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Is Rhetoric what I think it is?

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Hello all. I've been lurking on the forums for a while trying to figure out, based on all the useful information I've seen, how my interests and I fit into this whole mushy humanities picture, but have yet to get a precise sense.

my academic background:

English BA from top 10 school (but I focused a lot on theory and philosophy courses)

Linguistics MA from CUNY Graduate Center (finishing this right now; at least now I know Linguistics is a science and not in the humanities)

I've also spent the last few years teaching remedial grammar and essay composition to highschoolers in a non-profit program, which I really enjoy. Teaching English 101 would be just fine with me. I'm not an avid lover of literature for its own sake, but I had a good time doing Theory+Literature in my English undergrad. That said, I am hungry to engage in philosophical/critical query at a high level, and write, and stuff.

I'm interested in studying/arguing that

1) there is a degree to which, linguistically, we are unable to talk about ontological nihilism (nothing can be said to really exist) or monism (everything is one), as nouns and verbs reaffirm the existence of objects as distinct things; socially, we are encouraged not to do it; and politically, we are not allowed to do it

2) certain activities (organized and unorganized criminal activity, rioting, gang activity, non-medical approaches to depression, political apathy and non-voting) can be variously interpreted as political and, more specifically, as anarchistic. these activities and the people who do them are often non-historicized and are not incorporated into the narrative of what is considered positivist social discussion. that is, anarchism can be positivist, too, and we should be able to capture that.

3) the exploration of the philosophical connection between anarchism and non-positivist ontologies

some texts/names I'm interested in are Hume, Taoism (studied 1.5 years of Chinese, but stopped recently), Baghavad Gita, Nietzsche, Husserl, Plato and the Pre-Socratics and skeptics, and Foucault. I also love Shakespeare---he's always big on giving voice to the non-historicized, but I'm not a buff.

I'm considering the usual interdisciplinary suspects, maybe some Comp Lit, maybe some of the more flexible philosophy programs, and maybe some of the flexible English programs. What do you guys think?

So...in summary: clearly, somewhat political but primarily theoretical, focusing through language. I don't wanna study history per se, but analyzing society is clearly an interest. I'm interested in language for its social, political, educational aspects. I also, though, have practical strengths in syntax/semantics and writing in general.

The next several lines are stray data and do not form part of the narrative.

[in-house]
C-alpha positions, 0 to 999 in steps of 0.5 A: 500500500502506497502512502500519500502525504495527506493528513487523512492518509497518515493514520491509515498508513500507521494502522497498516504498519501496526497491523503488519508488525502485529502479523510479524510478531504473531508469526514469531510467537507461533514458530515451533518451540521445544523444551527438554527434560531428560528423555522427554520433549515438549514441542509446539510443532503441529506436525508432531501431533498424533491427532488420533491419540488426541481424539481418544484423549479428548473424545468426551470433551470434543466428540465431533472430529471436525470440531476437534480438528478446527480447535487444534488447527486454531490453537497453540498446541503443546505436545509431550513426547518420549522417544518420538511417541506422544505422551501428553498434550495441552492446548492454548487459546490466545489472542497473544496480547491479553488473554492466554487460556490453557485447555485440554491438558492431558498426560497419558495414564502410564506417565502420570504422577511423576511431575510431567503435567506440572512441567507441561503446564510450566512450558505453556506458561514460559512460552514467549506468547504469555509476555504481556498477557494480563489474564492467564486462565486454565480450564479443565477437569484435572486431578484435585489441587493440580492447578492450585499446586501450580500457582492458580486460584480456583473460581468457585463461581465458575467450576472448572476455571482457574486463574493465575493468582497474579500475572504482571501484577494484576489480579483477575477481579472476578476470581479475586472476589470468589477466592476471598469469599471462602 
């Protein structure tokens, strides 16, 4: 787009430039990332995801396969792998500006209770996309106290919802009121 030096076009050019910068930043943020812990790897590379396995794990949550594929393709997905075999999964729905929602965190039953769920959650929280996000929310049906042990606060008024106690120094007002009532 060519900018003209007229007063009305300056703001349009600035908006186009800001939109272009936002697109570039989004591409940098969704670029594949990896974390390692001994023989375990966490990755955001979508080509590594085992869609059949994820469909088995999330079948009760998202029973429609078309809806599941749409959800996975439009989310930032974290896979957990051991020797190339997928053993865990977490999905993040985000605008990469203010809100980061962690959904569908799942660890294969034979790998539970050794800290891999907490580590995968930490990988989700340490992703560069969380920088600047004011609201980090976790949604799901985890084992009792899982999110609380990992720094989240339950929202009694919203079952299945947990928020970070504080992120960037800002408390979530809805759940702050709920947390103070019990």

(By the way, I know humanities PhDs stuff isn't a good way to make money, but I don't care. I realized that the last few years I've been thinking too much in terms of my career (as an academic or not) and not enough in terms of my interests as a thinking person. I had my most fun (and academic success), intellectually, at school, when I wasn't worrried about goal-oriented aspects of academia, but rather in interest-as-path. The thought that the field is getting more selective and less self-sustaining is empowering; it means that those who aren't really into it are dropping out and it makes me feel more confident about doing it!)

Thanks a million for your feedback!!!

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So, it sounds like you're asking what kind of subfield you should go into (or, what sorts of programs to apply to, i.e., comp lit, philosophy, etc.) with these research interests? Do I have that right?

I'll let others more authoritative in lit speak for the viability of fitting in these interests into comp lit programs. If you're asking whether these are rhetorical concerns (per your thread title), I'd say possibly, but only loosely so. It sounds as though your interests could incorporate rhetorical concerns, but it doesn't seem to be the focus of what interests you, and so I wouldn't recommend applying to rhetoric programs.

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If you want to flex the philosophy/theory aspect of what you've described, the Rhetoric program offered by Berkeley might be worth a look: http://rhetoric.berkeley.edu/ It's unlike most rhetoric programs in its treatment of rhetoric. (I, unlike some, do think it's a viable use of "rhetoric" as a program title.)

Otherwise, there are certain programs that embrace more esoteric theory and certain ones that are more right down to the composition/pedagogy stuff. I'd give UT-Austin a look, or perhaps choose English departments that offer a rhetoric focus -- so look foremost for appealing rhetoric faculty, and then scope out the rest of the department for strong theorists whose interests align with yours. (A bit what I'm doing with rhetoricians and medievalists.)

And if that turns up some fabulous programs for you -- in the sense of programs that are a fabulous fit for your interests -- then, yes, rhetoric's what you want to study! If not, then it's not.

If Berkeley's Rhetoric program seems more your speed than typical rhet/comp programs, you might also want to look at Duke's Literature program.

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